Brb. Sflr. Ttyl. That’s the current form of communication we have come to know of and familiarize ourselves with – the form of communication we revolve our lives around. However, is this really the best form of communication? Is this the ideal way to talk? Russell Cheah laments.
The value of your friendship depends on how comfortable you are talking about poop, or your pooping habits, with each other; and that is exactly what a few friends and I talked about during a trip. We mentioned that using your phone during a ‘business’ session is one of the causes of constipation because you’re so distracted. Usage of our phones and gadgets has become such a big distraction that it irritates the natural process of excretion. There are so many articles and videos saying that Generation Y or Z are so glued to our technology that we end up missing out in actual conversations, interactions and socializations, too.
There are however, people who celebrate the advancement of our machinery and declare that our cyber lives is something to embrace – saying, “We can now connect with people from the other side of the globe”, “Answers are at the click of a button”, “Take a selfie, post it online, learn about technology and learn with it”. How then, do we draw the line between the two extreme points of being for technology, and being against it? There is also this general assumption that the newer generation (aged 20 and below) prefers virtual communication and finds face to
face conversations difficult – is this really true? If yes, why?
“I prefer face to face communication because you get to know the other person much better,” says student Gabrielle Tin, 14, “virtual communication can also help knowing that person better but you wouldn’t know their feelings when it’s texted out.”
“I prefer face to face communication because you have instant feedbacks,” said student Alvin Ng, 19, “rather than virtual communication where you have to wait for the person to reply. Last seen or being blue ticked.”
Teenagers actually do prefer face to face communication because it’s more personal. The common stereotype of teenagers not knowing how to appreciate actual conversations is therefore, false. However, when alone, there is a tendency for them to pick up their phone because there is a fear of looking alone or lonely.
“They [teenagers] have social anxiety and they don’t have the necessary skill to socialize with real life people,” said student Kylie Quah, 19, “and to avoid real life interactions they go on their phone.”
We secretly want people to approach us to spark a conversation, but are terribly afraid of not knowing what to say. At the same time, at the bottom of our hearts is a longing to approach others for a decent conversation, but there is a fear of being judged or giving out a wrong impression.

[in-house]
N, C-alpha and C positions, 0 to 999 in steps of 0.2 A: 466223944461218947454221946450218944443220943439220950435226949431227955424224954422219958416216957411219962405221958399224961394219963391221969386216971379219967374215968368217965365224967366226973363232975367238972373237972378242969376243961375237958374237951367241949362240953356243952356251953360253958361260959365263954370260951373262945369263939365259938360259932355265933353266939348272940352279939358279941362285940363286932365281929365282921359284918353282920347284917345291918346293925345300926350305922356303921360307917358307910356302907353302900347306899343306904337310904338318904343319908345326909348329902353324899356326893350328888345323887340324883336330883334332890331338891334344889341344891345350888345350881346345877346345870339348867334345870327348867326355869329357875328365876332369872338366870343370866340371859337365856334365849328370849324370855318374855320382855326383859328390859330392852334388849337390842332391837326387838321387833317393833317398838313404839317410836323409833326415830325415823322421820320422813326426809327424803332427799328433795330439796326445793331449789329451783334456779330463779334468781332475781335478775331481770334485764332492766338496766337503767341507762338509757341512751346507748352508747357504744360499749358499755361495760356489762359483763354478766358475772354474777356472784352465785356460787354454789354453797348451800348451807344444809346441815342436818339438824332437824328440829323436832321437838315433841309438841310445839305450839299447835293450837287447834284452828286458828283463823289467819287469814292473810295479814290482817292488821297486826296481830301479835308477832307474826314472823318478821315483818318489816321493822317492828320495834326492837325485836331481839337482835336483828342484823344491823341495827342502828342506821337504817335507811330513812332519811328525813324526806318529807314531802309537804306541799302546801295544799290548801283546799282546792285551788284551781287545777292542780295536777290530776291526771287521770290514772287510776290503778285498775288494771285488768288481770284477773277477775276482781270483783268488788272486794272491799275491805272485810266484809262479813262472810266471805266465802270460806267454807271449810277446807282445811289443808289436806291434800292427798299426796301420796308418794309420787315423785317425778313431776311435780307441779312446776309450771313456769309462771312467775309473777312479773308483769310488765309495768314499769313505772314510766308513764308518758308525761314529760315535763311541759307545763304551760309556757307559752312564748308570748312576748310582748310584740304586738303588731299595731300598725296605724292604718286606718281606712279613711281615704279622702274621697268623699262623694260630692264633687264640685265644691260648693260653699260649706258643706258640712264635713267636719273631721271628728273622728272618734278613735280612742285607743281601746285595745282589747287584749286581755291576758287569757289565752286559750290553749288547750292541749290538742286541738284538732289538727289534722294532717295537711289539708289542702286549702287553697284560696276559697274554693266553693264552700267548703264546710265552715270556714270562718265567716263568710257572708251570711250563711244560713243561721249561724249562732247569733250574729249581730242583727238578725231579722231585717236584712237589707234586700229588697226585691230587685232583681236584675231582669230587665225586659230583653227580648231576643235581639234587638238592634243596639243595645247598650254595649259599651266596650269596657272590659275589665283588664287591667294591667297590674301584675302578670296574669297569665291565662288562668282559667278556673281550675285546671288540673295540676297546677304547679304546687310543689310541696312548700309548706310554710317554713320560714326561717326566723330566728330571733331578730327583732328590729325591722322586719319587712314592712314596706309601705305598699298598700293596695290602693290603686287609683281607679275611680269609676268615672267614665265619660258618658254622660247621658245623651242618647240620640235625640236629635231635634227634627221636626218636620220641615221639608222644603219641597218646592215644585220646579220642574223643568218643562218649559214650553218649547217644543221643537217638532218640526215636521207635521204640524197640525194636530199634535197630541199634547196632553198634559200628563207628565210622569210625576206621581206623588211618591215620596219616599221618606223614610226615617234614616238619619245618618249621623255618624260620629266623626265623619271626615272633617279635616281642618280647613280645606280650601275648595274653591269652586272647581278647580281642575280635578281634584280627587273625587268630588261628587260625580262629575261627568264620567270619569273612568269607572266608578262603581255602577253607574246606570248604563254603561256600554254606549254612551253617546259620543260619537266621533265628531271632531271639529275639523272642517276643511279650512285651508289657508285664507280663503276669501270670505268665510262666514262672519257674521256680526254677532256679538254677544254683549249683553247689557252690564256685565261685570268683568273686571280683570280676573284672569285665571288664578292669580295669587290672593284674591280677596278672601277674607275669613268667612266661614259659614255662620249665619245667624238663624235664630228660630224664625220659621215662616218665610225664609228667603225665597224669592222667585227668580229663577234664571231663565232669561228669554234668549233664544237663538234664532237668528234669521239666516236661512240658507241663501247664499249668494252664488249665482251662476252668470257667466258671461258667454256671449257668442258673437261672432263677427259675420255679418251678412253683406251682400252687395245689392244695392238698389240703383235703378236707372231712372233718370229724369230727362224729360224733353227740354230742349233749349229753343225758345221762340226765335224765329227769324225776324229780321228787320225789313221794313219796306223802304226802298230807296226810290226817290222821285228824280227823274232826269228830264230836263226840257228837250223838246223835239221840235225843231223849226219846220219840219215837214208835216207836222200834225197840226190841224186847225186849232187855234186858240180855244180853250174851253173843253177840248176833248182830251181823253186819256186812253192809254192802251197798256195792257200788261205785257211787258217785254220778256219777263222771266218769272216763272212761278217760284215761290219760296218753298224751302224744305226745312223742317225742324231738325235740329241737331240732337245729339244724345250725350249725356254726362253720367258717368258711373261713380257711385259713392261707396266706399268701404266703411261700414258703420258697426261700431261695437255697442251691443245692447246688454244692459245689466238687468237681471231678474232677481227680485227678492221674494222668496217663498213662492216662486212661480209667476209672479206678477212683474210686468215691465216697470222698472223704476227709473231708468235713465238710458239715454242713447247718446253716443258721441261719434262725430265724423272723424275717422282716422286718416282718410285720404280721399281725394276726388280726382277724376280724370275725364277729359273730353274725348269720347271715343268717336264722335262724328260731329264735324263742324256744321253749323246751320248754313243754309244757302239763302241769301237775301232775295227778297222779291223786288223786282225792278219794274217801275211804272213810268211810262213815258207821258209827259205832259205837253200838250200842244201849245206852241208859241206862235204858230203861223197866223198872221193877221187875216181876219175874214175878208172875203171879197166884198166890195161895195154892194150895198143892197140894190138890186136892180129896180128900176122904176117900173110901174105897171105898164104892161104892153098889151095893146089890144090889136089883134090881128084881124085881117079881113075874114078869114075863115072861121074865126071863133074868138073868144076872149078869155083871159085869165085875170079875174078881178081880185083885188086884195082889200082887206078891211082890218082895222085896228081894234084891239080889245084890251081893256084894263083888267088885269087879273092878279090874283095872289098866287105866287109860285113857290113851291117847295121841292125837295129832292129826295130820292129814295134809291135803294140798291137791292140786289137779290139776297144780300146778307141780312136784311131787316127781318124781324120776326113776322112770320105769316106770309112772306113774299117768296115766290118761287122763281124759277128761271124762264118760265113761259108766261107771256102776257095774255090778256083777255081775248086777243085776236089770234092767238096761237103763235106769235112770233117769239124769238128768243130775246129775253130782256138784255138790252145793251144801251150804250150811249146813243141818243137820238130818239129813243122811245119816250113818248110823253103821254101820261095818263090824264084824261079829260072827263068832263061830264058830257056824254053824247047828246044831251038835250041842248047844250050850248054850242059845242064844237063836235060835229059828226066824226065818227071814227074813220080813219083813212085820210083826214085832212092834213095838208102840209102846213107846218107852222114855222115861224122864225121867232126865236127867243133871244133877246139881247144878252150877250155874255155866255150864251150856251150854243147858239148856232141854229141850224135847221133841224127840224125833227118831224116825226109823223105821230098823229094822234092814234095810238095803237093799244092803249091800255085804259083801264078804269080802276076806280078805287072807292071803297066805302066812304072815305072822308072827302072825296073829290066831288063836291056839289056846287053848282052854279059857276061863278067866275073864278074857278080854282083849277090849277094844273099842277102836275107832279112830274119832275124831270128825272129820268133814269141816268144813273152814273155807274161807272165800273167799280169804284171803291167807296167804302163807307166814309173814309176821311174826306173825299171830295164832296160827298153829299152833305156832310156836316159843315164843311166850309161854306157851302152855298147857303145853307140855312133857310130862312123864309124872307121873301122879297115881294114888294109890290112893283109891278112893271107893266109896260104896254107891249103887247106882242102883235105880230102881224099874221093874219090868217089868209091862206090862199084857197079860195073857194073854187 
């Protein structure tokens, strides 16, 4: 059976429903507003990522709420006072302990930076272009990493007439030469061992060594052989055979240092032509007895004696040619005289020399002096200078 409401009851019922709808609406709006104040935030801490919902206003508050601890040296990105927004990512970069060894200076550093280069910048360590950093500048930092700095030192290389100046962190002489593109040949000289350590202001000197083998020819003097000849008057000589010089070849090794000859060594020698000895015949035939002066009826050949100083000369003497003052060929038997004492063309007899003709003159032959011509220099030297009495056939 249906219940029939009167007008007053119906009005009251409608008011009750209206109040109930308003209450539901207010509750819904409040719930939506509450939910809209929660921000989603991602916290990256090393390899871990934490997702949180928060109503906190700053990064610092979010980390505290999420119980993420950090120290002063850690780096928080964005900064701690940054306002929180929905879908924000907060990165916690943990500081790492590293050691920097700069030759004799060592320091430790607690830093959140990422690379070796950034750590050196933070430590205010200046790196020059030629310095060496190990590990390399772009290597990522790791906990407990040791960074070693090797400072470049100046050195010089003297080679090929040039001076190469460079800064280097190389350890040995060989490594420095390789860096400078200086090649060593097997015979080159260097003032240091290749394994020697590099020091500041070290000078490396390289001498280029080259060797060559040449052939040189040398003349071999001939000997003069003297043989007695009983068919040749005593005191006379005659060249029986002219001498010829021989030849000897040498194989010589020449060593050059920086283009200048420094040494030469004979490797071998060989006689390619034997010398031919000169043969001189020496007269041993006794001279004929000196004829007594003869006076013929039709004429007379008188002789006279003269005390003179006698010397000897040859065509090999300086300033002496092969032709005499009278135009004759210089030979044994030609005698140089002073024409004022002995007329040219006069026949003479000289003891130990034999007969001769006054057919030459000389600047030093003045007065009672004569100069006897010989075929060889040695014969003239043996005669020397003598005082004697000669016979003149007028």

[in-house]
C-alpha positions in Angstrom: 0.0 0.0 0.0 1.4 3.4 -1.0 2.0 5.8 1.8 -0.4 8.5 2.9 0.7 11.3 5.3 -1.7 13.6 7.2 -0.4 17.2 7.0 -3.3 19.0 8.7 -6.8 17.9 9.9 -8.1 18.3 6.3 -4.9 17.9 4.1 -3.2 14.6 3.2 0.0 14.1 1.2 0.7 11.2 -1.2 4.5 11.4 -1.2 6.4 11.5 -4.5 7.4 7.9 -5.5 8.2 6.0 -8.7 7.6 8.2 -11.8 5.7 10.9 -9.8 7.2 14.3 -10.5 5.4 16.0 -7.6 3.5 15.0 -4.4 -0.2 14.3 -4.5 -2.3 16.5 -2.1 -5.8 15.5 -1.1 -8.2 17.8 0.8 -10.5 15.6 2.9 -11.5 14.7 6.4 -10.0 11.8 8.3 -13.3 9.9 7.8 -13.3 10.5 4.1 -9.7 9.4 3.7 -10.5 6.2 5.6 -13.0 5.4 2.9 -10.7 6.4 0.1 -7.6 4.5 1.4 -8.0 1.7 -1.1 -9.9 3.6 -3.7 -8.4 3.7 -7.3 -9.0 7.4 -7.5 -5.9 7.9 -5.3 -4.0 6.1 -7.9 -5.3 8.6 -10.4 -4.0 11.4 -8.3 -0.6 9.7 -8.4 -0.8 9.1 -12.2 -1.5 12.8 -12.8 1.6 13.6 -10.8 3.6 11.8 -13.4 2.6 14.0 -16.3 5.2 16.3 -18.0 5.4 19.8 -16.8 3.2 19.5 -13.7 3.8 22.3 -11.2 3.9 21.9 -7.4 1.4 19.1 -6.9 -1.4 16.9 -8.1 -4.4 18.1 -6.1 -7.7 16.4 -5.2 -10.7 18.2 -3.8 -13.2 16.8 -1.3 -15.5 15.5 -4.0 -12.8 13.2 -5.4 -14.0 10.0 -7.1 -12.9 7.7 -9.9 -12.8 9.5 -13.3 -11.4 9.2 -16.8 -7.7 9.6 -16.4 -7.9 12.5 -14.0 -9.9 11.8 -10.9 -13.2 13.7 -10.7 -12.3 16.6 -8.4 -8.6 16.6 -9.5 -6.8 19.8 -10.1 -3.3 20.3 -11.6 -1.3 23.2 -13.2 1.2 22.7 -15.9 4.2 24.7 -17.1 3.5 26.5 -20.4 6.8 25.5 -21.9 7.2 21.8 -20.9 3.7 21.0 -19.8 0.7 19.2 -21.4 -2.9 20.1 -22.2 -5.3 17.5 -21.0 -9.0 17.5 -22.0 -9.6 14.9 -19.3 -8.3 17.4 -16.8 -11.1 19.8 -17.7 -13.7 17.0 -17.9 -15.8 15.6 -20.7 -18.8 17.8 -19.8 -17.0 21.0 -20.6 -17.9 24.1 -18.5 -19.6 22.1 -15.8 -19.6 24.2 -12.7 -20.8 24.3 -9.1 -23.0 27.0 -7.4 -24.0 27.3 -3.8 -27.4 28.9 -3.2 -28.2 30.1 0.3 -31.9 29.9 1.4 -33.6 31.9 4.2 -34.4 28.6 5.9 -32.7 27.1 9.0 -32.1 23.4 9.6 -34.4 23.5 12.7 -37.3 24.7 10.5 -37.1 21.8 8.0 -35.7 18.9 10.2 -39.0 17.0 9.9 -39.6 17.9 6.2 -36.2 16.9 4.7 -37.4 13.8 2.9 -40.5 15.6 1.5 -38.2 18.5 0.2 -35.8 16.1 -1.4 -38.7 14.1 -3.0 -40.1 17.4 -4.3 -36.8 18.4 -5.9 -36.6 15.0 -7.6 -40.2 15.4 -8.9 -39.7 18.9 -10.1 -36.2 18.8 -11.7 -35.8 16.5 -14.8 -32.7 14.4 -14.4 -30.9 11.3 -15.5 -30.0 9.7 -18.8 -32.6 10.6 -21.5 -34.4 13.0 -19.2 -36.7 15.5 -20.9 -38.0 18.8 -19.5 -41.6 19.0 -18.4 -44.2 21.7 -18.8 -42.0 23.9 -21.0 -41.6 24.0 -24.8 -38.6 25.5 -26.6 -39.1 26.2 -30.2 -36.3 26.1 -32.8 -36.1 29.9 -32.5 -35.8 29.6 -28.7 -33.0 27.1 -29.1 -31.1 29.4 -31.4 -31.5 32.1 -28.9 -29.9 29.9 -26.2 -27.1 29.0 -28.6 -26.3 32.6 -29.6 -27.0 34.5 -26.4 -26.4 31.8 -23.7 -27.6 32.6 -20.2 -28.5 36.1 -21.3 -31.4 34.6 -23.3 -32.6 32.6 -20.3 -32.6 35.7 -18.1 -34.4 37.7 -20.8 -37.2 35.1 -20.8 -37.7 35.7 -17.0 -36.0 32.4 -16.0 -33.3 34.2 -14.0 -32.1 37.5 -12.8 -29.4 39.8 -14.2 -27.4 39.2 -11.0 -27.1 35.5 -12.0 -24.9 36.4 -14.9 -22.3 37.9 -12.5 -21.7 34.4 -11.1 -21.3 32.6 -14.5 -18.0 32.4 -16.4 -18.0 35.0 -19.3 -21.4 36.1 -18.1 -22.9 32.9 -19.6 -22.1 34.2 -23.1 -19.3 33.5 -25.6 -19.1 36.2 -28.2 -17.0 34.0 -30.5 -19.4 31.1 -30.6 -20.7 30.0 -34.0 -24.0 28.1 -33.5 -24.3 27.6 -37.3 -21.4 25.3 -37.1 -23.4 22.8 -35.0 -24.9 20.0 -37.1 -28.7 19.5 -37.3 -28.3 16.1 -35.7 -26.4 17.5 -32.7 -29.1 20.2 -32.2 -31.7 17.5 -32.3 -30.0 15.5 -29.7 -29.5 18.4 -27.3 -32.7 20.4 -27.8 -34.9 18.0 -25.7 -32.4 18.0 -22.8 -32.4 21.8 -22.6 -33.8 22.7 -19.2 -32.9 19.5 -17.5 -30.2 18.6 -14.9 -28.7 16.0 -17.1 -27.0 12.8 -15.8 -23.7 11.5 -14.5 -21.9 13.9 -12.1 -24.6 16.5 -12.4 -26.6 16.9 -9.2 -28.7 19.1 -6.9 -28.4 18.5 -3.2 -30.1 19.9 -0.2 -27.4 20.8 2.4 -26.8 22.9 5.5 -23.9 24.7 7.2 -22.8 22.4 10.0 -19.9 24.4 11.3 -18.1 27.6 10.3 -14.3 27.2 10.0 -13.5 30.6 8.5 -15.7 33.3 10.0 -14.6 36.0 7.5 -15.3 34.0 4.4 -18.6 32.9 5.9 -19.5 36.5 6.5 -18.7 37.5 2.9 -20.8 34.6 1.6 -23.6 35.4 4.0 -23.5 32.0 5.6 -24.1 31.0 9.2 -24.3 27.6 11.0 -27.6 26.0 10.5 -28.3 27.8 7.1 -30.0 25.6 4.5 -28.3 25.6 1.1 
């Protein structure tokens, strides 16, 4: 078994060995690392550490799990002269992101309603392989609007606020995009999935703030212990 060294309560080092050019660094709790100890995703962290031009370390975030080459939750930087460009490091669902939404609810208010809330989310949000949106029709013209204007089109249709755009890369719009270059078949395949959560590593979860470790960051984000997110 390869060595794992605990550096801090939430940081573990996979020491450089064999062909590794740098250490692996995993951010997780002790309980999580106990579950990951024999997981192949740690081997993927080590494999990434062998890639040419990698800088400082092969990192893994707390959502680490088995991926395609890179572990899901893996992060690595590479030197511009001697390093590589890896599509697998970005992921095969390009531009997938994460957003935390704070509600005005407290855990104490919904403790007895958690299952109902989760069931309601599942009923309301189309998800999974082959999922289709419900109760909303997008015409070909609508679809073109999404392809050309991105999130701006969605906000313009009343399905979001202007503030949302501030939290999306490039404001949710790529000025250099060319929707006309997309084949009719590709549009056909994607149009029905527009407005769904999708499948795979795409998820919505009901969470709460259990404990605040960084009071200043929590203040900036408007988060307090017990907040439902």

“In Malaysia,” said student Alvin Ng, 19, “if you start speaking to a random person they would think that you have some bad intentions against them.”
As teenagers of the new age, we grew up with and learnt how to communicate via technology. This has stunted our abilities to socialize properly, mostly because we’re not used to actual interaction anymore. However, it’s not anyone’s fault. There shouldn’t be anyone condemning teenagers for using their phones, but to teach us or encourage us to make more friends, and learn to have small-talk.
“I would”, said Gabrielle, when asked if she would put down her phone if and when a person approaches her to talk to her, “definitely would.”
From this we can conclude that virtual communication can never substitute a genuine face to face conversation. The issue of teenagers gluing themselves to their phones also goes beyond just being overly dependent. Most of the time, teenagers cling onto their phones to avoid looking lonely, and to appear as though they have a very active social life that needs their utmost attention – but in truth, they are just blindly scrolling through their feed. Using phones or gadgets, therefore, is a form of escapism from looking lonely or ‘lifeless’.
We don’t need more people telling us the pros and cons of technology, nor do we need people shouting at us for using our phones too much. Instead, we need people to give us the courage to put our phones down, the boldness to approach someone and befriend them, to learn to have actual conversations again.
Image credit: www.nathalienahai.com